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EVDRIVER
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Re: Response to EPA FOIA Request

Mon Jan 24, 2011 7:44 pm

To achieve higher regen one needs to have more off pedal regen if they wish to keep the regen/brake gap smooth in the way Nissan desired. That is a very simple explanation of a more complex way they did this to make it feel as car like as possible. If they made it more like an EV things would be different in many ways but they were afraid of offending average drivers. If the LEaf had higher regen the front brake rotors would rust. My EV had a regen cut switch so one could seat the brake pads once in a while because they never bound to the rotors and they were always rusted. Check your rotors after time, if they are clean they are being used too much. In the ebox one can come to a high speed stop without touching the brake rotor at all until about 2 mph when the field brakes in the motor. If the LEAF rotors get warm or hot then that's a sad sign for an EV.

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DaveEV
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Re: Response to EPA FOIA Request

Mon Jan 24, 2011 10:28 pm

EVDRIVER wrote:If they made it more like an EV things would be different in many ways but they were afraid of offending average drivers.
I highly doubt it. They would simply always apply some friction brakes at very low speeds (below 5mph) like the Prius. It only takes a bit of braking at less than parking lot speeds to wipe off surface rust. And since they greatly limit regen with the battery full the first stop at your corner stop sign would wipe every thing nice and clean for the rest of the trip. Or if you only charge to 80% - just program the car to use friction brakes a bit more for the first couple brake applications. Problem solved.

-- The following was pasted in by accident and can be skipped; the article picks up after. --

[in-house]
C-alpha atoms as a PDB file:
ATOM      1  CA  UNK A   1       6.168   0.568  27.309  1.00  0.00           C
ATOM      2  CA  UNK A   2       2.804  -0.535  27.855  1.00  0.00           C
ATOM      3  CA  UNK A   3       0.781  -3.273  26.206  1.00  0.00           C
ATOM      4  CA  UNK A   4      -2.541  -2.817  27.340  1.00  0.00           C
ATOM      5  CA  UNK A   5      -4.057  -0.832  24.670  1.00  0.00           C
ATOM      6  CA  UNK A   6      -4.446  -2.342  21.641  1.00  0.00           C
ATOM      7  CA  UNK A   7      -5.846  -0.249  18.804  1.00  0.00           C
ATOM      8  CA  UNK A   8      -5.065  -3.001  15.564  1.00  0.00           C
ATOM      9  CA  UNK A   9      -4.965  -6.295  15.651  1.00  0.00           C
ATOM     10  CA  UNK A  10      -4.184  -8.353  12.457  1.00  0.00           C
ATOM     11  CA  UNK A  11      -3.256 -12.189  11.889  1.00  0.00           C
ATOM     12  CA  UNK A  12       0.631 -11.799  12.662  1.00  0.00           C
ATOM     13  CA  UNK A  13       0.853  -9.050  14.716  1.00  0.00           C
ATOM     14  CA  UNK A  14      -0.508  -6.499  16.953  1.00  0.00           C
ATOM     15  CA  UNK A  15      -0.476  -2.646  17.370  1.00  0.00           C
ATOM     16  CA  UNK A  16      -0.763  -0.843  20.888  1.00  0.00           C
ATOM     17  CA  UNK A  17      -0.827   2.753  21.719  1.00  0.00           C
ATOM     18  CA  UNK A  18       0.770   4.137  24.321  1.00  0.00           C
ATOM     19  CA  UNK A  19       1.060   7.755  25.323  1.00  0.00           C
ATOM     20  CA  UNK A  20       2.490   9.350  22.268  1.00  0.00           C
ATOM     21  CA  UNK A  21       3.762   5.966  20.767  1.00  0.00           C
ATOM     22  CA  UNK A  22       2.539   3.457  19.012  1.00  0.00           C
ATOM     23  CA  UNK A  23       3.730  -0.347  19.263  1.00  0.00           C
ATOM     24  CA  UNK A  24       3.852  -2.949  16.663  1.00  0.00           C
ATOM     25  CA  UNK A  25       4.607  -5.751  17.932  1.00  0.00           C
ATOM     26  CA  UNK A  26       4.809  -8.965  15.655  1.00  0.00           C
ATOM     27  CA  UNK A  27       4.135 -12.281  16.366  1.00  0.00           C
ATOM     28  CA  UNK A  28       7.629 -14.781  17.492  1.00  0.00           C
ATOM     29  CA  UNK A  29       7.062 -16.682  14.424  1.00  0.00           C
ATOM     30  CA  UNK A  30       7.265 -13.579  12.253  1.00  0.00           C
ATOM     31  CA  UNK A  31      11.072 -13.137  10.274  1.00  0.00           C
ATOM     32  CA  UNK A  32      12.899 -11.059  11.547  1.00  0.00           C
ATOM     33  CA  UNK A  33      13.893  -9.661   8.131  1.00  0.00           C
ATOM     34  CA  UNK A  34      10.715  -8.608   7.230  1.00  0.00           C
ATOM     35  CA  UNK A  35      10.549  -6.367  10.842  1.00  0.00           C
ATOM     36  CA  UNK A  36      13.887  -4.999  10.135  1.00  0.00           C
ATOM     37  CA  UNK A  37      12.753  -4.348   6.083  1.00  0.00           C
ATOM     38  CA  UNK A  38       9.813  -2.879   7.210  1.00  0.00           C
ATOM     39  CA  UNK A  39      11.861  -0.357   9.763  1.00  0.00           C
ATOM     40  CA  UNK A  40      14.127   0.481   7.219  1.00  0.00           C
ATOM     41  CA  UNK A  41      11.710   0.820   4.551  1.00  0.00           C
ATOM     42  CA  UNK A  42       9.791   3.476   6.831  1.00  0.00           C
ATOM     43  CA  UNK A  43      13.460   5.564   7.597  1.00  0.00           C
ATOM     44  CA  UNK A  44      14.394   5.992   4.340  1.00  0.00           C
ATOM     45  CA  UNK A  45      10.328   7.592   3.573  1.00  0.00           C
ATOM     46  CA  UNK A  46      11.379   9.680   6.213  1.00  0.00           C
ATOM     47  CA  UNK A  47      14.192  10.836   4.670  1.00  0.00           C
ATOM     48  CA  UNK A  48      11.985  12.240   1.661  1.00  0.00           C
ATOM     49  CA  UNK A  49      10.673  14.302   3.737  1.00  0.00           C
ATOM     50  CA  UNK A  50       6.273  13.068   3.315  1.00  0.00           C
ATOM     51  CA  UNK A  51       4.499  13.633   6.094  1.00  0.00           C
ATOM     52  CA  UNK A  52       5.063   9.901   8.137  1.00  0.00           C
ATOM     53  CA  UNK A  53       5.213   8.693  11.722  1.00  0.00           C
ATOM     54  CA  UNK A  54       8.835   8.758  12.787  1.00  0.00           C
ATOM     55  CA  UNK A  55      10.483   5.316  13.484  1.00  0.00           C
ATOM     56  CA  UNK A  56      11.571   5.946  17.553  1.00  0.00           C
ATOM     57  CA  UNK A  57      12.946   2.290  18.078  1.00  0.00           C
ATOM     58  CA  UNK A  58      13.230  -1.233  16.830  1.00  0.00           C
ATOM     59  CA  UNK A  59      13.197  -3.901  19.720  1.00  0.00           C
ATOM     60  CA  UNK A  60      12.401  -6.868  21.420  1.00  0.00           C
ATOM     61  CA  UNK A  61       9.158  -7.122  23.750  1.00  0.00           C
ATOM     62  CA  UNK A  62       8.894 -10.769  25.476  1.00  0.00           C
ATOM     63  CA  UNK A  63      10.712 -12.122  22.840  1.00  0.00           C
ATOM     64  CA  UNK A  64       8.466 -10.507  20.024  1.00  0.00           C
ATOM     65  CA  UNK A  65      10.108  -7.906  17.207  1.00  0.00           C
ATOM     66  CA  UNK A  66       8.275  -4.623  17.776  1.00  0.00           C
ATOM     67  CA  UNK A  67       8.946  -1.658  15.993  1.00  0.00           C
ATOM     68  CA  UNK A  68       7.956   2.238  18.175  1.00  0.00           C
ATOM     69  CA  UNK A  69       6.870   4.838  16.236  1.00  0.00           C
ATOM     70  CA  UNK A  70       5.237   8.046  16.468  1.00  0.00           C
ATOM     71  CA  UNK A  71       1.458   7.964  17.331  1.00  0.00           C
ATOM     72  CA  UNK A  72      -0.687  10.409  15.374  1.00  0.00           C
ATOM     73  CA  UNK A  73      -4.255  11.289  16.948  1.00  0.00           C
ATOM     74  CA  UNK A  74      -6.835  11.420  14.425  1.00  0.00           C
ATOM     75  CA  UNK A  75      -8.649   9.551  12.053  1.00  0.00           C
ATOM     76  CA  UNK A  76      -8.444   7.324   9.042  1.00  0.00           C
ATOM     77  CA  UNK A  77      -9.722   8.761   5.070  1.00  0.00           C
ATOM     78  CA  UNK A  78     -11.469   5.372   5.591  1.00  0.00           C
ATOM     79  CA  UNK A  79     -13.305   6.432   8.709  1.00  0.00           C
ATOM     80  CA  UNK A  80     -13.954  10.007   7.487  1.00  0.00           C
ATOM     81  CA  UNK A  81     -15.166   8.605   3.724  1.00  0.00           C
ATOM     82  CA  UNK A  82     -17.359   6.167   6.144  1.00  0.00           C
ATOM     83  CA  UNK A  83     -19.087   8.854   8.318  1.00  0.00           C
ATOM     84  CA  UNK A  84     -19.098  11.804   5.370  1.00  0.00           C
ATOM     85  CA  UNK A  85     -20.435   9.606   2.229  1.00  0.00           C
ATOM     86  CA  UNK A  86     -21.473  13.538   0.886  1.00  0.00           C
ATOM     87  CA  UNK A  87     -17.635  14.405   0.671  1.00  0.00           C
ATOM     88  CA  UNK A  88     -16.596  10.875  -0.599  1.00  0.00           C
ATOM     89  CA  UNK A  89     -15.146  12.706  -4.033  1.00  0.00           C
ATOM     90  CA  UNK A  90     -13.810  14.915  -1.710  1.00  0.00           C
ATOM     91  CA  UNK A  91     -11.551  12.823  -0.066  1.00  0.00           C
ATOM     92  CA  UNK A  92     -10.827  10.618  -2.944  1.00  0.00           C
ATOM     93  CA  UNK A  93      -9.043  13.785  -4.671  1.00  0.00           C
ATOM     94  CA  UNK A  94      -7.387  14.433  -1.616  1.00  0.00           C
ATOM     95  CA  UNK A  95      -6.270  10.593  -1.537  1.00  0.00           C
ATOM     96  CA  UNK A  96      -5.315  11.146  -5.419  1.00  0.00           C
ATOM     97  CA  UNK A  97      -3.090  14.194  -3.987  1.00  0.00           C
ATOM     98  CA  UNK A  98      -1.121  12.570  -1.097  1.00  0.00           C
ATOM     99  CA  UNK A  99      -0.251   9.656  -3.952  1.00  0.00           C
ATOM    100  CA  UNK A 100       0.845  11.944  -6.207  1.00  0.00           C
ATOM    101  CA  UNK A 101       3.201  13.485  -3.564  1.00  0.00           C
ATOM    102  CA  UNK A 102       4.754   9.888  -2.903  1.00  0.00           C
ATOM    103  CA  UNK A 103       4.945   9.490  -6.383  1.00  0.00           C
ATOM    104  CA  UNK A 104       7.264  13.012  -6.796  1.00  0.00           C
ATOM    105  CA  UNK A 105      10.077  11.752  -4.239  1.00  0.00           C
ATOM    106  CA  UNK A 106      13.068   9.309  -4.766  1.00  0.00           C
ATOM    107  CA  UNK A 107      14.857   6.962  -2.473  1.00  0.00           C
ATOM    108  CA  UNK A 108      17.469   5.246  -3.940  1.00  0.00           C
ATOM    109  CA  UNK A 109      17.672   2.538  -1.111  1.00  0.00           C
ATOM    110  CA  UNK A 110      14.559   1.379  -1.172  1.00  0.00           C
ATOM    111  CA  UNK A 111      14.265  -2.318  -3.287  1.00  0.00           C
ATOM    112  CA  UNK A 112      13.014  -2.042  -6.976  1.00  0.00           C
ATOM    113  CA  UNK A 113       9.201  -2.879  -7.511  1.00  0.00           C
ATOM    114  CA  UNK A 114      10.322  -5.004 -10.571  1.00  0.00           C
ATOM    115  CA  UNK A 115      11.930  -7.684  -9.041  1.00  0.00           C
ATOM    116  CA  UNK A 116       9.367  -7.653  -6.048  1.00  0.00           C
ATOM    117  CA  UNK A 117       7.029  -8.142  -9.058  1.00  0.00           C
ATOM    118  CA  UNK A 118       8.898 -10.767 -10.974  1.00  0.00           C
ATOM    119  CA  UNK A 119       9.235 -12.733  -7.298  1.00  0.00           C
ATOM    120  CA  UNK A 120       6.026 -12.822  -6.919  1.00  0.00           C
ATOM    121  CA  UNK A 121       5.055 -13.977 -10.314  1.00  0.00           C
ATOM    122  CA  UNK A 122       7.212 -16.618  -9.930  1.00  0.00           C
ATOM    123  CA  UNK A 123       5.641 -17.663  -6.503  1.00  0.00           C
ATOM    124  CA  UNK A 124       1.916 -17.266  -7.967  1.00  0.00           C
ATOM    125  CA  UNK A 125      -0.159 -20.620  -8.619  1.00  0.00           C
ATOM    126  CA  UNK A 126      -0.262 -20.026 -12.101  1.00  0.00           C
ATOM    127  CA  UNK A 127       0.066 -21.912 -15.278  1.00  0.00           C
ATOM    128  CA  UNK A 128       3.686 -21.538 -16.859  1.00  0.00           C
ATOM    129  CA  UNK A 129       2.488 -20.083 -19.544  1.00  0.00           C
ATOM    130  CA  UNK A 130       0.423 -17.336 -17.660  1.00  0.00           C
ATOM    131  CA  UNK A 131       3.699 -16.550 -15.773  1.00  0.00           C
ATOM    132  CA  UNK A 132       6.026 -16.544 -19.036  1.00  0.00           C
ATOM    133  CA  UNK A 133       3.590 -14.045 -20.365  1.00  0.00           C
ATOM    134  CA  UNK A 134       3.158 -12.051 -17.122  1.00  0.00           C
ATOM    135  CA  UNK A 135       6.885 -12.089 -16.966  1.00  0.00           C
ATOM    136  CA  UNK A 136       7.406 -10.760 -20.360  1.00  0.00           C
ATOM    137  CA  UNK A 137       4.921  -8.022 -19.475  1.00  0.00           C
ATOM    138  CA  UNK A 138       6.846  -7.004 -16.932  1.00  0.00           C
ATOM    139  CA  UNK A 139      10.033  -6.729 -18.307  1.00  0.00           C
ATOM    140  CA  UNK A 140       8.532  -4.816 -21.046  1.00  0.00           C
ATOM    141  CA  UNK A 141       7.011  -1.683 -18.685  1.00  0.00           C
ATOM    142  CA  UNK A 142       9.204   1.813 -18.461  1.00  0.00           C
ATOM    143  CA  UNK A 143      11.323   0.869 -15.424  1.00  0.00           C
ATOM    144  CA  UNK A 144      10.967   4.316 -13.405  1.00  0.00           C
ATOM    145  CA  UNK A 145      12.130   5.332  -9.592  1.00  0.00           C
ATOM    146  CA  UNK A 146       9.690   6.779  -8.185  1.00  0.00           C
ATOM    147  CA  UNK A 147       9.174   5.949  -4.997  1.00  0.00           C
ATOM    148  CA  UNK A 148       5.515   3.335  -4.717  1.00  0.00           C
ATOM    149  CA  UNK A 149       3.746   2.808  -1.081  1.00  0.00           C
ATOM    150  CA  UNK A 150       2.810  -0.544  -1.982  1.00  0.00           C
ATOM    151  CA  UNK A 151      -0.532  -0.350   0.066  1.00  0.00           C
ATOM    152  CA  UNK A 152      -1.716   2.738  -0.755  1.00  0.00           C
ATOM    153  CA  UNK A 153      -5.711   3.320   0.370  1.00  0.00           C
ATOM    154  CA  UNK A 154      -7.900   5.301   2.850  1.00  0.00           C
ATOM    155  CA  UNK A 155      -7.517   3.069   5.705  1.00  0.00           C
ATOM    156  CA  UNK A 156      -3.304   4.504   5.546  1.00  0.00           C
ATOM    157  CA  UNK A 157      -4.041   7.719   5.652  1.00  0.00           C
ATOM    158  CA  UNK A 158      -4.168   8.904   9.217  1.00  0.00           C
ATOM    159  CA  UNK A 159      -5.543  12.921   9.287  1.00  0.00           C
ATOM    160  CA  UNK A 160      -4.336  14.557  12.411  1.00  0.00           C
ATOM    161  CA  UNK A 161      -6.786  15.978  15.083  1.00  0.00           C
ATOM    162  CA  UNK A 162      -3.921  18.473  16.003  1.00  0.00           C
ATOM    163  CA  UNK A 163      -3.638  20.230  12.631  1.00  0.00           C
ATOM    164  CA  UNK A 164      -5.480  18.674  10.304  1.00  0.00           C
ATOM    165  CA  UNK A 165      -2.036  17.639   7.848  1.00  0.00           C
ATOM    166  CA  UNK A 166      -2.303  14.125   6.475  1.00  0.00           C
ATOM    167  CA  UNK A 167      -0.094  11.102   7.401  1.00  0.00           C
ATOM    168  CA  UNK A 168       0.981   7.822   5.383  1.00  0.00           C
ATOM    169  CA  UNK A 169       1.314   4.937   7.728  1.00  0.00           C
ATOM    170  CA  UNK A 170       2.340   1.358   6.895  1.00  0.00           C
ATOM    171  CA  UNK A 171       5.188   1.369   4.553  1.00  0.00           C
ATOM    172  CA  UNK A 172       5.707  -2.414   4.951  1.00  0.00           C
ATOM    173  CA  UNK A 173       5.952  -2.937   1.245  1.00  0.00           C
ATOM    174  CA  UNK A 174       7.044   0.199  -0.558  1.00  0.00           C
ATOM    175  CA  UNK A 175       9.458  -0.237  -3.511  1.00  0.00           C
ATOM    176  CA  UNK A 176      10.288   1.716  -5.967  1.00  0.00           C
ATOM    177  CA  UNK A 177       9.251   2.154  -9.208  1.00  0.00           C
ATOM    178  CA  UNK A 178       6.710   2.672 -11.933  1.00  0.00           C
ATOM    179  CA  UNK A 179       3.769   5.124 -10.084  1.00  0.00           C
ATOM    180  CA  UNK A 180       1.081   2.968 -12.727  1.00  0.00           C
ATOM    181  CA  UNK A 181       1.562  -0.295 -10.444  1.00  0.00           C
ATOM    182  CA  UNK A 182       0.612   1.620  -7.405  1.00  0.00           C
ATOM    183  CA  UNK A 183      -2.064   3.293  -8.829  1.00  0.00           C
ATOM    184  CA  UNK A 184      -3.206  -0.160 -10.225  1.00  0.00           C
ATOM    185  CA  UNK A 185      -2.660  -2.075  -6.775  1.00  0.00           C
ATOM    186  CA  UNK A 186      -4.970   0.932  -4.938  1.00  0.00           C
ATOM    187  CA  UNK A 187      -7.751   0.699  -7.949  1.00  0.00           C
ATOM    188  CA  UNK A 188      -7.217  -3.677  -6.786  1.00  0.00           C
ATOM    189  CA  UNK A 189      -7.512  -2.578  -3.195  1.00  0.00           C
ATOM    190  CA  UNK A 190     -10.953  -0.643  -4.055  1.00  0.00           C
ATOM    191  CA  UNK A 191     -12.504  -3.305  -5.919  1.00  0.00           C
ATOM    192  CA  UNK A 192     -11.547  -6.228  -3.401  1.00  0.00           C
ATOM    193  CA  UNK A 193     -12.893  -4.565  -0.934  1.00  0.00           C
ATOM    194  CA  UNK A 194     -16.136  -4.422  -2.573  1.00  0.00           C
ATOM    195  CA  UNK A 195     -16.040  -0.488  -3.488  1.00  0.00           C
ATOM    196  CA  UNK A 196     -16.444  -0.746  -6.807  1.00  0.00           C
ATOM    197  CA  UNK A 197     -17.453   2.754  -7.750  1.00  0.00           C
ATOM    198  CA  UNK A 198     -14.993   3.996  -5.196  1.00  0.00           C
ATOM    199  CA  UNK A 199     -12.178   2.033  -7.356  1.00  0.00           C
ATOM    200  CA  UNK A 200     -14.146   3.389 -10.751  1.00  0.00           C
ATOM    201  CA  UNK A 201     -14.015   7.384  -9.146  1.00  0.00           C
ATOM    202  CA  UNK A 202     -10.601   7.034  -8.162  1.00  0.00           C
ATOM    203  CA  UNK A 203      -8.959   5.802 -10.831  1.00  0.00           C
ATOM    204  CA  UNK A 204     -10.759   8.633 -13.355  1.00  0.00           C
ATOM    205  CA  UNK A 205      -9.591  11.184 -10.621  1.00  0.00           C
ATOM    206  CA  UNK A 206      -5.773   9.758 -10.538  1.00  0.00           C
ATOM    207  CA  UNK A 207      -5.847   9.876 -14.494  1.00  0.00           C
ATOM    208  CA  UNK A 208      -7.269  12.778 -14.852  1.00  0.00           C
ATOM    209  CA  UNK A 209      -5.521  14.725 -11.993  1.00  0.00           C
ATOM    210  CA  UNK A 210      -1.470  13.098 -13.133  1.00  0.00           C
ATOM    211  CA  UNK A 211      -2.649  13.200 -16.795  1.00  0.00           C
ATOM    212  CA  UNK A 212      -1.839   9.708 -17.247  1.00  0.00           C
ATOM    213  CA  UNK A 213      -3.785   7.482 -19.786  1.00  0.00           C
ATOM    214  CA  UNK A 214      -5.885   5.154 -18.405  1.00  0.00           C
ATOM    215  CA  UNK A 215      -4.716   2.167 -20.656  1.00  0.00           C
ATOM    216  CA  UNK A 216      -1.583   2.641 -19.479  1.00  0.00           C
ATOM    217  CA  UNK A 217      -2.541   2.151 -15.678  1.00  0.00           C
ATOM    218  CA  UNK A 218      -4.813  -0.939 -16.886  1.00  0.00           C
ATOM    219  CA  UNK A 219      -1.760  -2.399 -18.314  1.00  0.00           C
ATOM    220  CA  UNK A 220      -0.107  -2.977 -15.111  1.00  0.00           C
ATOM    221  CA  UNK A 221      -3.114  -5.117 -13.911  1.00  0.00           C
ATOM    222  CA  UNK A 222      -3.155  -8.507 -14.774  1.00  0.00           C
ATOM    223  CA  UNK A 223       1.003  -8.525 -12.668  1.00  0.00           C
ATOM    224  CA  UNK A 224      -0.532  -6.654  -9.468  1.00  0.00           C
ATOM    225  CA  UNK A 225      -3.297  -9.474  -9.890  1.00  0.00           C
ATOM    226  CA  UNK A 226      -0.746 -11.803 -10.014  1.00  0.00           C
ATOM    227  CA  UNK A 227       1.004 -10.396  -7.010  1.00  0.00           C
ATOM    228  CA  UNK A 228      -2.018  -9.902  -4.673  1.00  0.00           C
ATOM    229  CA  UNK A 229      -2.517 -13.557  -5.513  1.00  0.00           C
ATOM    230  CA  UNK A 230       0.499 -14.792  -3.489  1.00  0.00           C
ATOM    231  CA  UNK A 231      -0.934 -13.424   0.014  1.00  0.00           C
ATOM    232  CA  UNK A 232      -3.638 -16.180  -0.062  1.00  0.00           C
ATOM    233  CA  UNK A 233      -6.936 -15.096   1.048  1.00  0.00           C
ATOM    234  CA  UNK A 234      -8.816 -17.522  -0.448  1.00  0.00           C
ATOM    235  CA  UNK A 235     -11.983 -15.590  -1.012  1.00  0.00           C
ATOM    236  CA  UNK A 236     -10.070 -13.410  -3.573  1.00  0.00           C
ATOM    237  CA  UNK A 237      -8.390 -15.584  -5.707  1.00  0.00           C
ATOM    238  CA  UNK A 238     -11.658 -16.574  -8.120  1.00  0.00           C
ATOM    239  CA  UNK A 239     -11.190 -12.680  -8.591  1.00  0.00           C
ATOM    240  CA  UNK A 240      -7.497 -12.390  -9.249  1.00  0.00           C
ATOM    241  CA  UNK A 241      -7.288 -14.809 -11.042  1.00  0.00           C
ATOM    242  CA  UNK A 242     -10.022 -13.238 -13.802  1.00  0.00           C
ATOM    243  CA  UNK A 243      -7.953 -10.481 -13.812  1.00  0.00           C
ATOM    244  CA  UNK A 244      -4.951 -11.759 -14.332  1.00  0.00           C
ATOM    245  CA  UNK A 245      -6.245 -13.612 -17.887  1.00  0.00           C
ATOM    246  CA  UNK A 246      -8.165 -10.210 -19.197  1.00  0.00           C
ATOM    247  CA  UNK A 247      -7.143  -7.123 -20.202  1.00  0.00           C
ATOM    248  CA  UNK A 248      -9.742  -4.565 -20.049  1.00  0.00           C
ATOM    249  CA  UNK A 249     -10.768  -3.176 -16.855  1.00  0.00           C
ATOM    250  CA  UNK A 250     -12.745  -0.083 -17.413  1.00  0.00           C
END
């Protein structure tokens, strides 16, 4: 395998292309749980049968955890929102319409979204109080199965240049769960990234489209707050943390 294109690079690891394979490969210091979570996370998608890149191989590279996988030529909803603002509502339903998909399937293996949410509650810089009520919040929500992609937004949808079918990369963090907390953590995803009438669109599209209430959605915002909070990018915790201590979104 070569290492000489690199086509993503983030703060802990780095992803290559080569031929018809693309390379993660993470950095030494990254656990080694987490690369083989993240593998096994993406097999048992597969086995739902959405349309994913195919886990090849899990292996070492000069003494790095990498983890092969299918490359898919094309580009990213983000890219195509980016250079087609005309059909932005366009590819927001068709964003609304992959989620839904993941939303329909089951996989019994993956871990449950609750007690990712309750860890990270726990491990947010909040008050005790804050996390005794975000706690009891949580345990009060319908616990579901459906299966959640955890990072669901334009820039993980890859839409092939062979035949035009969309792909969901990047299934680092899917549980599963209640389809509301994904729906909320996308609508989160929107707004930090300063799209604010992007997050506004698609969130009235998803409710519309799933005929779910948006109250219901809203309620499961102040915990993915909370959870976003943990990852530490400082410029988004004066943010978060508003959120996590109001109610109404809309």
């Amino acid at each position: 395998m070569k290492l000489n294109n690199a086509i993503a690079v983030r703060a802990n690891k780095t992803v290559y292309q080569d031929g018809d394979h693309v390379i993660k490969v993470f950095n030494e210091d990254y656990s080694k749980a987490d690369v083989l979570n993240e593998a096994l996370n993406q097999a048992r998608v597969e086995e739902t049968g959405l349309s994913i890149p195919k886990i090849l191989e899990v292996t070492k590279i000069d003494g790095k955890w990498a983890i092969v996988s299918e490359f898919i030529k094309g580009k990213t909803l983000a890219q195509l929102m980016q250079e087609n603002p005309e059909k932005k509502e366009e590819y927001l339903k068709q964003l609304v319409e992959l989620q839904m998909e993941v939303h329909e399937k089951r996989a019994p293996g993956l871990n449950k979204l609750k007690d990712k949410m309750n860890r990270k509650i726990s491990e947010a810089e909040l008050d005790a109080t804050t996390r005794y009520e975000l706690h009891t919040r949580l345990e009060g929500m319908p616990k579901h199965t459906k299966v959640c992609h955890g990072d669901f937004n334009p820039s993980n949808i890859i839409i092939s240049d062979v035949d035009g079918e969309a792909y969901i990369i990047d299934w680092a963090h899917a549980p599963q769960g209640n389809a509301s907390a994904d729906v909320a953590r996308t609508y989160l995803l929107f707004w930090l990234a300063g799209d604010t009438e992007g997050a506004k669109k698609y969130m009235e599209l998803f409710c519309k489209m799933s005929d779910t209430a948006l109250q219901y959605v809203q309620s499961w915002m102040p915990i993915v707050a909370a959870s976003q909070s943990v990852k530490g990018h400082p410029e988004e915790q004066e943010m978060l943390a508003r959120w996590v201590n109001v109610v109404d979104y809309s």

Stop spreading FUD and making stuff up.

Herm
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Re: Response to EPA FOIA Request

Sat Apr 30, 2011 8:38 am

I believe GM is using some sort of rust resistant coating on the Volt's rotors. Why cant they use stainless steel (perhaps a special alloy that is somewhat rust resistant and can handle heat) or aluminum for the rotors?

Nissan can blend in as much regen to the friction brakes as they want, and still retain a mechanical failsafe and good brake pedal feel.. you step on the pedal, the piston in the master cylinder moves but the hydraulic pressure is shunted off with a failsafe electronic valve while the big drive motor takes care of the regen braking. A small motor pushes back on the brake pedal to fool you :)

I dont know how Nissan does it but that sounds like the logical simple way to do it. Mechanical failsafe braking must be retained no matter what.

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